It's not that Kristy Ford dislikes competitive swimming. She grew up with it on the national level, in fact.
It's just that Ford the Payson Park and Recreation Department's swim team coach for this season doesn't believe that real, hard-boiled competition has any place in a small town where the pool is only available a couple of months out of the year.
"Competitive swimming is year-round and the kids are in the pool 12 months out of every year," Ford said. "I don't think it would be fair to the children of Payson to put them on that kind of scale without giving them the facilities and the wherewithal to successfully compete."
With that coaching philosophy in mind, Ford and the Parks and Rec team will present all swimmers who participate in all swim meets (during the current season, which ends July 27) with a ribbon for every race they enter.
"We want to reward them for making the effort to try the race," she said. "This is a small town, and this is recreational swimming. I think of it as an esteem-building program, because they get better every day, acquire new skills and have fun in a positive atmosphere.
"When it's competitive swimming, it isn't always fun, and very often, it's not positive. It's hyper-competitive."
Ford would know. Starting at the age of 11, she spent the better part of seven years in the pool as part of the Amateur Athletic Union Competitive Swimming Circuit (now called U.S. Swim). That's the national league which places young aqua-boys and girls in the Olympics and Junior Olympics.
The high point of that period in Ford's life, she said, was when one of her coaches "made me swim the 200 butterfly in a regional meet, and no other girls signed up for the race. So I swam against a full field of boys and I medaled."
Years later, when Ford and her husband Troy moved their family from the Valley to Payson in 1991, she jumped back in the water.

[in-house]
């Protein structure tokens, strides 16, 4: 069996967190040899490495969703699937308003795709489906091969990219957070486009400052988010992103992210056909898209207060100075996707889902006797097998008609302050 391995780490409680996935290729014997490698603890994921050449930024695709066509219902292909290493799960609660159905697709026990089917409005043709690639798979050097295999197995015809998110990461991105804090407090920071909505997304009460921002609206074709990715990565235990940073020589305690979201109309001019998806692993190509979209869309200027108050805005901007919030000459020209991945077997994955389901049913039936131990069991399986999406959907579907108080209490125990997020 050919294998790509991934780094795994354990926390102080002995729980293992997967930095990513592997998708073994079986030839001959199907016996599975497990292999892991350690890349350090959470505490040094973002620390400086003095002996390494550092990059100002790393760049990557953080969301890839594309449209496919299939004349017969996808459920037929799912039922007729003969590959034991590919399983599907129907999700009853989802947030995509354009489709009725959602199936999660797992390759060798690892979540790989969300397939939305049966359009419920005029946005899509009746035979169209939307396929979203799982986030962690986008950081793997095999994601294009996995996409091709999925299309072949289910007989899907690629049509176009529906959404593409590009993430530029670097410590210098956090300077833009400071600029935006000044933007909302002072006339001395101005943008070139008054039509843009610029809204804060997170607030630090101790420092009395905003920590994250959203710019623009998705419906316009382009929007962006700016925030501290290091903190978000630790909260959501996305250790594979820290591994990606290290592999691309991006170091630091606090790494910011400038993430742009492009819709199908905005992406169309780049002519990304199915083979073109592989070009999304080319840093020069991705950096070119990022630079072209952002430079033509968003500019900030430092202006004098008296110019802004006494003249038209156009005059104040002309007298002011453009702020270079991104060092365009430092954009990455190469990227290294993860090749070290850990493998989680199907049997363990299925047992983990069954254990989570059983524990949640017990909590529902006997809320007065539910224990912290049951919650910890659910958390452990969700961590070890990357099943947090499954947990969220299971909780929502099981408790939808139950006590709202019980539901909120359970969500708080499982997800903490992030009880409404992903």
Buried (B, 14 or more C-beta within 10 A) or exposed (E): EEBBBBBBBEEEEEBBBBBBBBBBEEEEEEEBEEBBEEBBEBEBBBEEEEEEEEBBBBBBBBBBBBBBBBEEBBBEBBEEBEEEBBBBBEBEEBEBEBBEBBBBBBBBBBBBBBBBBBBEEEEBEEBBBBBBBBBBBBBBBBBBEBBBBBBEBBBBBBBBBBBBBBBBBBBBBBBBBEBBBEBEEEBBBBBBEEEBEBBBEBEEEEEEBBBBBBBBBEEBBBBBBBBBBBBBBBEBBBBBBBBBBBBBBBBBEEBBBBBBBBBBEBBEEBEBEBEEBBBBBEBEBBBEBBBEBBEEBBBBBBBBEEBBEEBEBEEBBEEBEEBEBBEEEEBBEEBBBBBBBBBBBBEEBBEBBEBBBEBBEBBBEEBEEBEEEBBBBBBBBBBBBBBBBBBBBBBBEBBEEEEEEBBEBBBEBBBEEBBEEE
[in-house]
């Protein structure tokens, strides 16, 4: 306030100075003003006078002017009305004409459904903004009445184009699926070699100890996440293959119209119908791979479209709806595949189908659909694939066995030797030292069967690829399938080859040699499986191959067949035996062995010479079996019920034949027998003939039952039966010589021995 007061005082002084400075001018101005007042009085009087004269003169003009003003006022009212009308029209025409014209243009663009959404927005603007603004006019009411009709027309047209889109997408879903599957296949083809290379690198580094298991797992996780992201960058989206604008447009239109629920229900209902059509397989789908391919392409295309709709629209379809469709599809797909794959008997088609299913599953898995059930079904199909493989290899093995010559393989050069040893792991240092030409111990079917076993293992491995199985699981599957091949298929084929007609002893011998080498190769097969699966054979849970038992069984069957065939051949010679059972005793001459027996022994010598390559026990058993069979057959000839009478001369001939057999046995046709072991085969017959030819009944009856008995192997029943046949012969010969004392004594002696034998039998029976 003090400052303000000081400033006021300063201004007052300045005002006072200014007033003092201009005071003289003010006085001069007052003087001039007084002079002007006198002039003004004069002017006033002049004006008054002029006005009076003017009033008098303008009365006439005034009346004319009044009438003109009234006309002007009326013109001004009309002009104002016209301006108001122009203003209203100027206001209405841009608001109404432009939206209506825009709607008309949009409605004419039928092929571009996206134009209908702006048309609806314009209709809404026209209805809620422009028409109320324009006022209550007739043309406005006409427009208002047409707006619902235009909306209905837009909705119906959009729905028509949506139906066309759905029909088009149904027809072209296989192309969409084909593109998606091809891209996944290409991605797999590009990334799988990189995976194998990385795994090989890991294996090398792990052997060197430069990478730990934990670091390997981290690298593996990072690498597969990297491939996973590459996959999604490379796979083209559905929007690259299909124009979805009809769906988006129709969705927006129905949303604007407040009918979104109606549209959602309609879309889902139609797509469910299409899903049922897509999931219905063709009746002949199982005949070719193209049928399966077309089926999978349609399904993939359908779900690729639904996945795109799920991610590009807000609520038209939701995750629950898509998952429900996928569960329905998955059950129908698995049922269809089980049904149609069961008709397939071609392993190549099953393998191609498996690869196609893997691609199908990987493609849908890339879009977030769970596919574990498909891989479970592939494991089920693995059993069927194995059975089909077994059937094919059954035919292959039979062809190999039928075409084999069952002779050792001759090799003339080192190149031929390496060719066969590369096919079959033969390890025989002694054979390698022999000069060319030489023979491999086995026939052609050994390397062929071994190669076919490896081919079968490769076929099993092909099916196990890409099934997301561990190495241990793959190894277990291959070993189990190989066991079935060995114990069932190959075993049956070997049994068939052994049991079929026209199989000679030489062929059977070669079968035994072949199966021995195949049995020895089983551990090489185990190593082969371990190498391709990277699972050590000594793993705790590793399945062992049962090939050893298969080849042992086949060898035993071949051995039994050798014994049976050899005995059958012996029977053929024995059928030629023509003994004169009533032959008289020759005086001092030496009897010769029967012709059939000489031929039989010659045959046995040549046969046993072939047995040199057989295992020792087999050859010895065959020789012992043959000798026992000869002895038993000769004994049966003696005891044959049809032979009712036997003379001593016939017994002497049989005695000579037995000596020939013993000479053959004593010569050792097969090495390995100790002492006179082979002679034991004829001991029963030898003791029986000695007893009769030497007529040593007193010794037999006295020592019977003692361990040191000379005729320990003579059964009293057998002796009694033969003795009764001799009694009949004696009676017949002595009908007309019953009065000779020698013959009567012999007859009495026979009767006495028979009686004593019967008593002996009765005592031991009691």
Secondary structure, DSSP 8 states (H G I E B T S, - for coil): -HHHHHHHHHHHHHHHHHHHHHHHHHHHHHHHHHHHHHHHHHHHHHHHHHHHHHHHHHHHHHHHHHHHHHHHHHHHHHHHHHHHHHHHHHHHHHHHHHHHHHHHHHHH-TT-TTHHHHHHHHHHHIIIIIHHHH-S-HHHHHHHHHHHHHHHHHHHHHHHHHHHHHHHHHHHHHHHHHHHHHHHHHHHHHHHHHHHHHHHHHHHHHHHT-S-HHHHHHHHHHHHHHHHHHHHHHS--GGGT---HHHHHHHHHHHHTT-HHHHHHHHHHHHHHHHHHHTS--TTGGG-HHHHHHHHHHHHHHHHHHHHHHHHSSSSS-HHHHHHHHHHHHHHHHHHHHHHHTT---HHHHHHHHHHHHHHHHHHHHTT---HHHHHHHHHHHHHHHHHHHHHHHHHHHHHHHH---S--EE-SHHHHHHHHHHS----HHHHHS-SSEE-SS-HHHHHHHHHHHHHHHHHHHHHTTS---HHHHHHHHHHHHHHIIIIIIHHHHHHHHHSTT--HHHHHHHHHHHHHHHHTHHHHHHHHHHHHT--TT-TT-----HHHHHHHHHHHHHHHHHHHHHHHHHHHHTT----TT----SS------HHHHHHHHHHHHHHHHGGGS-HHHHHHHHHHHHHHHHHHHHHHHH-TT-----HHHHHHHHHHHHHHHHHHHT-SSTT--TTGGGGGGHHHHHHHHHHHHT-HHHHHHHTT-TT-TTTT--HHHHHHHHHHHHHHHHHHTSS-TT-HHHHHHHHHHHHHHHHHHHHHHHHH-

"Jason Anderson was coaching the team at that time and needed a little bit of help, and I was happy to volunteer," she said. And ever since, Ford has been sharing her specialty "breaking strokes down and teaching the techniques behind them" with the Rim country's young people.
"I was basically what they called 'the stroke coach,'" she said.
The team's official name, due to what Ford calls "legal issues involving the town's sponsorship," is the rather ungainly "Payson Parks and Recreation Swim Team." More popular and traditional, she said, is the nickname "the Payson Pikes," which started out as moniker for the team's original booster organization, which no longer exists.
Ford has a short answer to those who want to know it Parks and Rec will ever officially adopt the name: "We just don't know."
Although a clunky name doesn't hurt the team, the loss of a head coach does and that's what happened earlier this year, when head coach Dani Hatch decided to resign.
"I was asked to fill in until they found a permanent replacement," Ford said. "Well, apparently no one applied for the job, so they asked me to stay on the job for the rest of the year."
And Christy Ford, whose love of swimming is only surpassed by her love of young people, is happy to do it.
"Swimming is the best exercise any child will ever have," she said, "and learning how to swim strokes correctly teaches all manner of muscular coordination. It takes everything working together legs, head, arms, breathing to get it right. When kids do get it right, they feel so accomplished. And it's a lot of fun.
"The biggest kick I get is seeing a swimmer get a stroke for the first time and I can really see it click as they take off and do it. To me, that's everything. We've had that happen with so many kids, and it's always exciting to see. Always."
Anyone wanting a slice of that excitement should contact The Payson Parks and Rec Department, which is always on the lookout for much-needed volunteers and is already actively recruiting coaches for next season.
Anyone who's interested should call the Parks and Rec office at 474-5242, ext. 7, or Christy Ford at 474-8665.